My immigrant mom

Thursday, April 28, 2011

[This post is part of a Mama’s Day Series by The Strong Families Initiative. To follow all of the Mama's Day events, visit us on Facebook and Twitter.]

By Yvonne Tran

I always knew my mom worked hard. She would wake up at 6:30 AM every morning to wake us up and make us breakfast (buttered toast with sugar, my favorite) and sometimes, even lunch. Then she would get ready for work around 2 PM and go to work till 11 PM or 12 AM. I remember her coming back late while I was up late doing homework. She would eat the dinner that my dad saved for her and watch TV till she fell asleep. She would wake up the next morning and do it all over again.

When I was 7, I remember doing laundry with my mother in the garage. She decided to make me her counselor and divulged way to much for my 7 year-old mind to comprehend. Reasons why she's upset with my dad. Naming his flaws. Her unhappiness. Her young days dancing the night away. Her dreams. The what-ifs. Her life before me. Before two jobs, two kids, two dogs, a house, and a husband to support.

At the time, I didn't fully understand the depth of her words, I just knew she was unhappy and her life was as hard as it was back home, in Viet Nam. My mom has worked hard her whole life to support her family, herself, and now her kids. She worked so many jobs growing up that I refused to leave my godparent's house when she came to pick me up. She was unfamilar. Unknown. Missing in parental action.

My mother never gained the skills necessary to move past low-wage work in the electronics/tech industry. Although she was immediately placed into required "skills building" classes for recent immigrants after coming to the U.S., she was laid off again and again when the tech bubble burst in Silicon Valley. She had no other "marketable" skills and could not find work for almost 2 years.

I'm the incredibly happy Birthday girl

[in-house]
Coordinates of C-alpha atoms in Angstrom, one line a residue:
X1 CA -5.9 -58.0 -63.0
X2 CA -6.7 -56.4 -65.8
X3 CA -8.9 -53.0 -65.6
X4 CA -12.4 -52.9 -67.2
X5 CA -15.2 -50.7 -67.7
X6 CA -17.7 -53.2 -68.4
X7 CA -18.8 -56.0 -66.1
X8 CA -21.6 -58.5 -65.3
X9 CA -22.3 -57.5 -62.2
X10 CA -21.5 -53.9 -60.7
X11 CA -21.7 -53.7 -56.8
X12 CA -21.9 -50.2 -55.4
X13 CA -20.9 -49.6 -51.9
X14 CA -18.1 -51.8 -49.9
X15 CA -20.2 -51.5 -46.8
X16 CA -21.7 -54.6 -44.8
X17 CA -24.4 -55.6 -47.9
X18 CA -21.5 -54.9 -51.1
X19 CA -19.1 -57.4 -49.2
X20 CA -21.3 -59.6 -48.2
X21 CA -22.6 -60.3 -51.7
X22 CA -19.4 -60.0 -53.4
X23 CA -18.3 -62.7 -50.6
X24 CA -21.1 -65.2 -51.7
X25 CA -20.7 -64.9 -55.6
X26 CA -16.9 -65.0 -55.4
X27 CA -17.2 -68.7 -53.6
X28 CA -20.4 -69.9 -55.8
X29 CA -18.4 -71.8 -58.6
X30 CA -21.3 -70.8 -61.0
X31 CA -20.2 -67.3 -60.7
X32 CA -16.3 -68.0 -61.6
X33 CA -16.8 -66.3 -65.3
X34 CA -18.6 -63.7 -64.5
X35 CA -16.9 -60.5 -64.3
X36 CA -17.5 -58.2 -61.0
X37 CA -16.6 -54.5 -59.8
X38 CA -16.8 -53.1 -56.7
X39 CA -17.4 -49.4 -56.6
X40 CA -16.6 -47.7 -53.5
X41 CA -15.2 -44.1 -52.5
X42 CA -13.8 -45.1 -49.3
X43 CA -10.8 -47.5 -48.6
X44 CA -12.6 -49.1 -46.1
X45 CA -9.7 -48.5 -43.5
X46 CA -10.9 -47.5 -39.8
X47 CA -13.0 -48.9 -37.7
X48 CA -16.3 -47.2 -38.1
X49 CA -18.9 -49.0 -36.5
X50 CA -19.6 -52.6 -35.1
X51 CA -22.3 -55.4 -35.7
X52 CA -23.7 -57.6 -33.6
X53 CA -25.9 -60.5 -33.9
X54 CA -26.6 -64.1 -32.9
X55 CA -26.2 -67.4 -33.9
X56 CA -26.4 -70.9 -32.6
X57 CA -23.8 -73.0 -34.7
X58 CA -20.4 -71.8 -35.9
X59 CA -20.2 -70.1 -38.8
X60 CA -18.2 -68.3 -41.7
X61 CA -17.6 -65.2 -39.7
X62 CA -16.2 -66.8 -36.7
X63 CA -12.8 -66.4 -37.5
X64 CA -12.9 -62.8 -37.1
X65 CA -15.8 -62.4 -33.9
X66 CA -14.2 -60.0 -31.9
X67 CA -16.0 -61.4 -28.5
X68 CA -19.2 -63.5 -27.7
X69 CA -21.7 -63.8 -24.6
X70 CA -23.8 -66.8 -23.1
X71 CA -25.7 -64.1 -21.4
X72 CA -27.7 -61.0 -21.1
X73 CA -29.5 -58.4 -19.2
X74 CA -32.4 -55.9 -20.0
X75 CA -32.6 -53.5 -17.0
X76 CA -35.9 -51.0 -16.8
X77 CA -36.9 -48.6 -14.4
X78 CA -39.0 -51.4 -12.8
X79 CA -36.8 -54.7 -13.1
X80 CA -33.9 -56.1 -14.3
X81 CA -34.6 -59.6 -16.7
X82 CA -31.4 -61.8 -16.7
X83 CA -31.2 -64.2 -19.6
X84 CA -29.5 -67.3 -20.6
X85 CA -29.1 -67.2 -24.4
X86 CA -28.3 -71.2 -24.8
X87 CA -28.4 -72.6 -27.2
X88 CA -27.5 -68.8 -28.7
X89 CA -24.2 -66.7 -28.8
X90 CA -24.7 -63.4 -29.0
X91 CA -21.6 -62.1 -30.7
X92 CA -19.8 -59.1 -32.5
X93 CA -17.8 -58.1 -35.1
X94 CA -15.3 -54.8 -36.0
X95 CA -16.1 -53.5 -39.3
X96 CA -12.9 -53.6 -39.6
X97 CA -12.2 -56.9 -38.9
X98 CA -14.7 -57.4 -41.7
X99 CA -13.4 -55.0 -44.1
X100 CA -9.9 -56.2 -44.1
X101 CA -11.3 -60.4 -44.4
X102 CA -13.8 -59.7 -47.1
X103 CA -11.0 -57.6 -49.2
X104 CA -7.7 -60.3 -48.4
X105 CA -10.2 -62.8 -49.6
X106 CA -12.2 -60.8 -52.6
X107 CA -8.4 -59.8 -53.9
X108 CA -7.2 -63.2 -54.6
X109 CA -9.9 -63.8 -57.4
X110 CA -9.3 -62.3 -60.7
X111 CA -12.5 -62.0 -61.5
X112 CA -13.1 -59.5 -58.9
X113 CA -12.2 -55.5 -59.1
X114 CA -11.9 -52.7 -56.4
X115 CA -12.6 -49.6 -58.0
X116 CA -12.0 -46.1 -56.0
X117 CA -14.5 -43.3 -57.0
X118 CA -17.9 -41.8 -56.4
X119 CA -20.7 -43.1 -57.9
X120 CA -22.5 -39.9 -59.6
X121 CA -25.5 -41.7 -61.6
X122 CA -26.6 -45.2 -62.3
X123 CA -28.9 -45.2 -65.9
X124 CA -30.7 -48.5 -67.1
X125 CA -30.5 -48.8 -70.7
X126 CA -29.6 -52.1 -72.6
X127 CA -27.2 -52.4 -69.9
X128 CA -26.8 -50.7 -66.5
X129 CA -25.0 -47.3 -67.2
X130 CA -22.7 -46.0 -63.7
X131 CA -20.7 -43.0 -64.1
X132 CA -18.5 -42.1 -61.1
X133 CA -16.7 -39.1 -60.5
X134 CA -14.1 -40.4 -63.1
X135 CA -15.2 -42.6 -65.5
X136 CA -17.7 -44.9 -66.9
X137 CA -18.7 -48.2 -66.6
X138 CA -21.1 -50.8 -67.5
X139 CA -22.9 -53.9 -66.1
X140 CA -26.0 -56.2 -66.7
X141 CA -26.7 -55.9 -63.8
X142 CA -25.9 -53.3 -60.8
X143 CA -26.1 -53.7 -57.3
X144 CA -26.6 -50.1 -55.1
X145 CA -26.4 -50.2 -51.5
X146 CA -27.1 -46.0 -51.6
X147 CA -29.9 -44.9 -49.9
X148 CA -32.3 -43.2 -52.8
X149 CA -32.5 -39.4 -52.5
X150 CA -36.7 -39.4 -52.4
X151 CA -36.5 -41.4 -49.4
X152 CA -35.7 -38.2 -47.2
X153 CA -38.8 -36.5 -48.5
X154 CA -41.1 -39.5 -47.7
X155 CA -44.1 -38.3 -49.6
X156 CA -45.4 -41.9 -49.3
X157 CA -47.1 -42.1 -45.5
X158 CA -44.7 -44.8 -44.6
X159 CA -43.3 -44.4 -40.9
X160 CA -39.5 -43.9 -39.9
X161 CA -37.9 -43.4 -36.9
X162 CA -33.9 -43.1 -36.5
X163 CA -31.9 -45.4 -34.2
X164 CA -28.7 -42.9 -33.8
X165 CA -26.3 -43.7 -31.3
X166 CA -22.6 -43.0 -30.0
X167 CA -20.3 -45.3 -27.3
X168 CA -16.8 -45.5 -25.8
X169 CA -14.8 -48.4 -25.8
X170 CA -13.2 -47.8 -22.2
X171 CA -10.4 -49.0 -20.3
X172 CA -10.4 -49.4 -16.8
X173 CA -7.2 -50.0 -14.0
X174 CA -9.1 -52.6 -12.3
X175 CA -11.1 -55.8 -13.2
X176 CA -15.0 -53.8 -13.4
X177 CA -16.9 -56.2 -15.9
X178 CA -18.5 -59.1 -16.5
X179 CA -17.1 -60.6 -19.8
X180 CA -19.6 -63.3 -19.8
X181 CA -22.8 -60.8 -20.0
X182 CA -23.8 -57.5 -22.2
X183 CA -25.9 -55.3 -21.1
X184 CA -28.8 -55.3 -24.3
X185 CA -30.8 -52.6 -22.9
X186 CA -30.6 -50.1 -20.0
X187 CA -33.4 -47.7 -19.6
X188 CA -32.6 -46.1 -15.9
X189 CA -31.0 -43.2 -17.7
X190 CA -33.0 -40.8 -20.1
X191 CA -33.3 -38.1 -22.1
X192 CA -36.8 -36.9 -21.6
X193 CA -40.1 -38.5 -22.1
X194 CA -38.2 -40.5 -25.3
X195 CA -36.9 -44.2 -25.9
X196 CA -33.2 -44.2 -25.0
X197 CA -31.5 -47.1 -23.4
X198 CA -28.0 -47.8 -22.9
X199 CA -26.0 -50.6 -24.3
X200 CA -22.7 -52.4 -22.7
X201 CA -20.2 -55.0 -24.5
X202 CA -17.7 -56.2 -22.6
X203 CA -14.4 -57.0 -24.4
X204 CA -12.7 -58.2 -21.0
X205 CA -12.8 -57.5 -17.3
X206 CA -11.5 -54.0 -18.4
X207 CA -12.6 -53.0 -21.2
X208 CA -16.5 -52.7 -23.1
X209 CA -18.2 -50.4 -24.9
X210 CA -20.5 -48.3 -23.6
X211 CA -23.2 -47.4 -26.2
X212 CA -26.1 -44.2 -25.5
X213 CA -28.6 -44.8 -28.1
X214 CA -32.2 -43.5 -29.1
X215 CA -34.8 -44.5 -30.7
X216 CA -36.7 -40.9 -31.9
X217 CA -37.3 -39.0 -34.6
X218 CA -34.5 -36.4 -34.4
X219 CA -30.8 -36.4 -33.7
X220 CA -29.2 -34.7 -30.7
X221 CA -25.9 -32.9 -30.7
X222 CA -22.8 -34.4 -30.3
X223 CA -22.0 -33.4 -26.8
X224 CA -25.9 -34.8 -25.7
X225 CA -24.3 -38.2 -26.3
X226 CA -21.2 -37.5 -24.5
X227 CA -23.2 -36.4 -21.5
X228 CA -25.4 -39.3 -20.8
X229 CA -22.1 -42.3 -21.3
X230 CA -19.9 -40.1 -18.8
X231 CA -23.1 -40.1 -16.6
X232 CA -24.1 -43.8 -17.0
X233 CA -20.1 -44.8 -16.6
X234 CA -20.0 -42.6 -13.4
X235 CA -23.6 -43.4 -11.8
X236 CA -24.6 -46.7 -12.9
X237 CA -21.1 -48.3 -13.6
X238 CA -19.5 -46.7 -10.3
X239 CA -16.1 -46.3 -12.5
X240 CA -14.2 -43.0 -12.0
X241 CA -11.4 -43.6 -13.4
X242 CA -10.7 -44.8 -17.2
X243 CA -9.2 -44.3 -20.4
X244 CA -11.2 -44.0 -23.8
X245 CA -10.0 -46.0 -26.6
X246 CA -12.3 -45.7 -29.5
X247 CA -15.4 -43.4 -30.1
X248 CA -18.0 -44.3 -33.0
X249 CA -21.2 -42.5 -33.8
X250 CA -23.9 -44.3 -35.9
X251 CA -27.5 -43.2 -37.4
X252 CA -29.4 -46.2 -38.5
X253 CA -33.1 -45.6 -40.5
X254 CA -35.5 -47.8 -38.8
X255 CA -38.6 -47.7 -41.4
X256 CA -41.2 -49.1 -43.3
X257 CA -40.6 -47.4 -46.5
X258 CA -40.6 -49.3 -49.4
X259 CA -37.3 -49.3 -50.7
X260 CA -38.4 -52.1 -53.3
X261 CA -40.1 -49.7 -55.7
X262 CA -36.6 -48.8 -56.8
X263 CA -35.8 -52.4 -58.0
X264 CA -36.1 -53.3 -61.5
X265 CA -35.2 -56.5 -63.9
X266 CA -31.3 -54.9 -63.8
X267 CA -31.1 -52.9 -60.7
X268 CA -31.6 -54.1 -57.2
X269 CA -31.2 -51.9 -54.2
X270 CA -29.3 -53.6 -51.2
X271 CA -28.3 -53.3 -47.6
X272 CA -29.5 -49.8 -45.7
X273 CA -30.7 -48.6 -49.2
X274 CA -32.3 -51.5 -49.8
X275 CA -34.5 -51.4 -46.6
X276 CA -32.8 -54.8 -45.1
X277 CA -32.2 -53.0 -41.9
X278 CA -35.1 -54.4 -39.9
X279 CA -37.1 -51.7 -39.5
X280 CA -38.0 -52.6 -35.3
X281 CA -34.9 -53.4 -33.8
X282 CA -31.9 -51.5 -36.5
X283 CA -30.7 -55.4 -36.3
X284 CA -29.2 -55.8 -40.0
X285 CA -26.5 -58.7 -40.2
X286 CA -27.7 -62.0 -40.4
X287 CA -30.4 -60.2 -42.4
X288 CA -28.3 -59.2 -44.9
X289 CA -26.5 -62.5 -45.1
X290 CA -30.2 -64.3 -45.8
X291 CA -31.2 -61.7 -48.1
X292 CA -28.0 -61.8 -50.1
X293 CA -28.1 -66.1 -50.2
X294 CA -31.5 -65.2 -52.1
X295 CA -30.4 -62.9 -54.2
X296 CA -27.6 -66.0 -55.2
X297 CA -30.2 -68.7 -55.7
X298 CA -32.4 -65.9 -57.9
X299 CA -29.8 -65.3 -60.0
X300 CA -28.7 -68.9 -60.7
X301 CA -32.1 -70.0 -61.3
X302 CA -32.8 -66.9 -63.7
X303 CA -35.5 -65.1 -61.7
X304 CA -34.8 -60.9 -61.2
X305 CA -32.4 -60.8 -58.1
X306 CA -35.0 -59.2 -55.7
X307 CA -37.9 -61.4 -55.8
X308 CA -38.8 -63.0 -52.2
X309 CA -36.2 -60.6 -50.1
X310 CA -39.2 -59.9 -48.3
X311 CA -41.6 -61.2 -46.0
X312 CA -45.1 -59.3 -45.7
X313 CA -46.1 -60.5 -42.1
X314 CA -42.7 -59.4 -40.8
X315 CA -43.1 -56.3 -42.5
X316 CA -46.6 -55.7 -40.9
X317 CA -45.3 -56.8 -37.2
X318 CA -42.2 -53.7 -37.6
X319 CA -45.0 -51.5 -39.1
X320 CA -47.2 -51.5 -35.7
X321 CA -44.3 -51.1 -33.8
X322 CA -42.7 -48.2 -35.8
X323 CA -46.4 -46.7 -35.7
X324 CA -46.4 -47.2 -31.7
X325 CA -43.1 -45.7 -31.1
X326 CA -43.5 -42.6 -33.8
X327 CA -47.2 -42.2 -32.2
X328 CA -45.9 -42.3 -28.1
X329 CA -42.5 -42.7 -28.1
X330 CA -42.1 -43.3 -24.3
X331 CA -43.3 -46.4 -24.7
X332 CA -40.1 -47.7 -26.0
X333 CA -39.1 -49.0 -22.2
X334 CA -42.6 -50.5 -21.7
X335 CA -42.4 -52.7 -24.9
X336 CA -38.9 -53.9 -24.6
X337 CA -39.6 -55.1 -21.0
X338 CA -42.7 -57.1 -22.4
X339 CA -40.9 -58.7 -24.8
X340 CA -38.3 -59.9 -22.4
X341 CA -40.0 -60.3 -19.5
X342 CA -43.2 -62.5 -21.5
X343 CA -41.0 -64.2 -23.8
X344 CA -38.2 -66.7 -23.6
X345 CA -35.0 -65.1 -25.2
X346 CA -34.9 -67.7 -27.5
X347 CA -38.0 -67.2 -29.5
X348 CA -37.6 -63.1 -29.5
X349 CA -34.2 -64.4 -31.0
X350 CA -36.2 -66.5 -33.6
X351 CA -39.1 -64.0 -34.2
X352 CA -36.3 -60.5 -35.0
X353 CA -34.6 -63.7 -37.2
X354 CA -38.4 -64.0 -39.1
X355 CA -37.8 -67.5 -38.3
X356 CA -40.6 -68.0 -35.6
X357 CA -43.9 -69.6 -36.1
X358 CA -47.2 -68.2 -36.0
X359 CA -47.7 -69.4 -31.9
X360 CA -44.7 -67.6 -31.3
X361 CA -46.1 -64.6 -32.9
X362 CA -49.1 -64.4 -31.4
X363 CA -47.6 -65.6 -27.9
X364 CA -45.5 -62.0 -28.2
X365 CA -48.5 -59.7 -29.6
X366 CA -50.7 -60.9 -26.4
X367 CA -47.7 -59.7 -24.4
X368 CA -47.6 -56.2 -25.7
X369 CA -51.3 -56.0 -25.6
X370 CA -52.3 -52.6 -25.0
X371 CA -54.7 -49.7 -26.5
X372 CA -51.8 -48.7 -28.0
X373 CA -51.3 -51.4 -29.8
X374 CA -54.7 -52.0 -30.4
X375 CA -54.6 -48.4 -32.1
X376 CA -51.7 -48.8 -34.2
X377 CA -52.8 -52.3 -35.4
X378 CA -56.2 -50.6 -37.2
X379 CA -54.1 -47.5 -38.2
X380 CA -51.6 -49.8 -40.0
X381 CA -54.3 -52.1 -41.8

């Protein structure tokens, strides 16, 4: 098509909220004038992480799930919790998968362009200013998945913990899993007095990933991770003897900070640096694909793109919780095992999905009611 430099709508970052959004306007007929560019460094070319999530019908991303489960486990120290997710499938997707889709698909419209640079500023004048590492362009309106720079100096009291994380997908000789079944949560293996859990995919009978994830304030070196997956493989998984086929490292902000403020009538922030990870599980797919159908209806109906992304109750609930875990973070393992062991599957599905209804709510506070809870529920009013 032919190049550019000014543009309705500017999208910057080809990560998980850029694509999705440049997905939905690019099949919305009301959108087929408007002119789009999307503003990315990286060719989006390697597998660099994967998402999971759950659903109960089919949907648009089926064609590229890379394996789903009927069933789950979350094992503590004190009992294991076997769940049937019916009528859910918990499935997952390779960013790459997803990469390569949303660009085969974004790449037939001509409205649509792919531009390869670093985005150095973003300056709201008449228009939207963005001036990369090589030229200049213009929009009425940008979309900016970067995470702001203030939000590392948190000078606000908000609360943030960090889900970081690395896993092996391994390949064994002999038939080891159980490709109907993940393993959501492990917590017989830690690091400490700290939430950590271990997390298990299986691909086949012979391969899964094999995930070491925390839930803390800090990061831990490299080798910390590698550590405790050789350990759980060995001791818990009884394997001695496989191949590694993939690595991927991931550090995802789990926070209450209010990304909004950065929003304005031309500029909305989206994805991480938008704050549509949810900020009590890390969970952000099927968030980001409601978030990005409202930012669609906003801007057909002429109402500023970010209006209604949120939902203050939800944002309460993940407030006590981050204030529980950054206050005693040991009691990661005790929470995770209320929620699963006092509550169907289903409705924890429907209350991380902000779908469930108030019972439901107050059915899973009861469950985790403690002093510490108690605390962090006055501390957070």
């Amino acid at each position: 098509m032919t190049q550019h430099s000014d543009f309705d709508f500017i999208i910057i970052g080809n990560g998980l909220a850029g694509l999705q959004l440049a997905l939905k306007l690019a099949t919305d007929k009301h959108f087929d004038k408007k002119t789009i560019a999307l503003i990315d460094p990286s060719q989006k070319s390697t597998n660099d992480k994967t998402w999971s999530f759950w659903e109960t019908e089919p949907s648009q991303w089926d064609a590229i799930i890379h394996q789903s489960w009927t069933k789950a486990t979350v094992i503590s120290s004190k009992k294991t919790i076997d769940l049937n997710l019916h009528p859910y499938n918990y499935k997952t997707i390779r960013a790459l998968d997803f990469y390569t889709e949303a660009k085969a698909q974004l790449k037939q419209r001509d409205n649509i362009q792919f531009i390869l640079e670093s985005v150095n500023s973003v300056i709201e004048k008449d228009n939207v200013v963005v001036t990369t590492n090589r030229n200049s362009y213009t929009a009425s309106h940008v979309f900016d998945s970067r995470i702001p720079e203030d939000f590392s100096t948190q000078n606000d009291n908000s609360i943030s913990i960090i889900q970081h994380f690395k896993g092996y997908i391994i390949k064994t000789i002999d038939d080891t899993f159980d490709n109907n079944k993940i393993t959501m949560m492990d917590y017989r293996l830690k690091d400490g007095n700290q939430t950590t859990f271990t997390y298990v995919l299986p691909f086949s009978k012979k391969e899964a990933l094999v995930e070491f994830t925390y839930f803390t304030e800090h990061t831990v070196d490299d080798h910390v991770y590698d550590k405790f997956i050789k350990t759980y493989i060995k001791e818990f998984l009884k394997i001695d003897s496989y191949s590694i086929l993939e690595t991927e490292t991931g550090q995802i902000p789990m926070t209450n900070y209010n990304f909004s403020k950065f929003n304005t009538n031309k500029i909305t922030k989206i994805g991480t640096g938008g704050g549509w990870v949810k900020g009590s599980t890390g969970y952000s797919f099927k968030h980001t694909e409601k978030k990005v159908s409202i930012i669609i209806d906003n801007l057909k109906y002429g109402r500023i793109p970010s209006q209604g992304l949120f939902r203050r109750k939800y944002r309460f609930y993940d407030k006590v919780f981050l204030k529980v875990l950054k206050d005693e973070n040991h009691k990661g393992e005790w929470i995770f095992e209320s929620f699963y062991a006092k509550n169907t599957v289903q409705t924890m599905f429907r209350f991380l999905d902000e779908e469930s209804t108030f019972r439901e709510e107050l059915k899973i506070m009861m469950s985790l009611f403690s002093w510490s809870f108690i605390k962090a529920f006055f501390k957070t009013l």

on the right.
In those 2 years without a steady income or health insurance, the stress level from dealing with our family's financial instability finally dug itself deep into her blood, her kidneys, and her ultimately throughout her body. She became progressively more and more sick, one ailment leading to another to another, until she collapsed in 2005 at her new job and was rushed to the emergency room. I remember that day clearly, receving the news from my sister at 11 PM on a Wednesday and deciding immediately to drive the 300 miles home from college to be with her. I ended up staying a week at the hospital to keep watch and to keep her company. In the last 6 years, watching her body age so dramatically beyond her 54 years and seeing her emotional health go with it took a significant toll on me and my family.

I make myself red with anger thinking about how hard my mom has worked in the 30 some years she's been in this country, never taking a "real" vacation, never failing to provide, never resting. She raised two daughters who were able to complete a college education. My mother has done nothing but support her family at the cost of her health. I am angry thinking about how this country has ignored people like my mom. Saw her as inferior because of her inability to grasp the English language. Saw her as dispensable with her "low wage skills." Saw her as a resource drain when she depended on welfare to keep my family afloat. Her citizenship meant nothing next to her perpetual foreignness.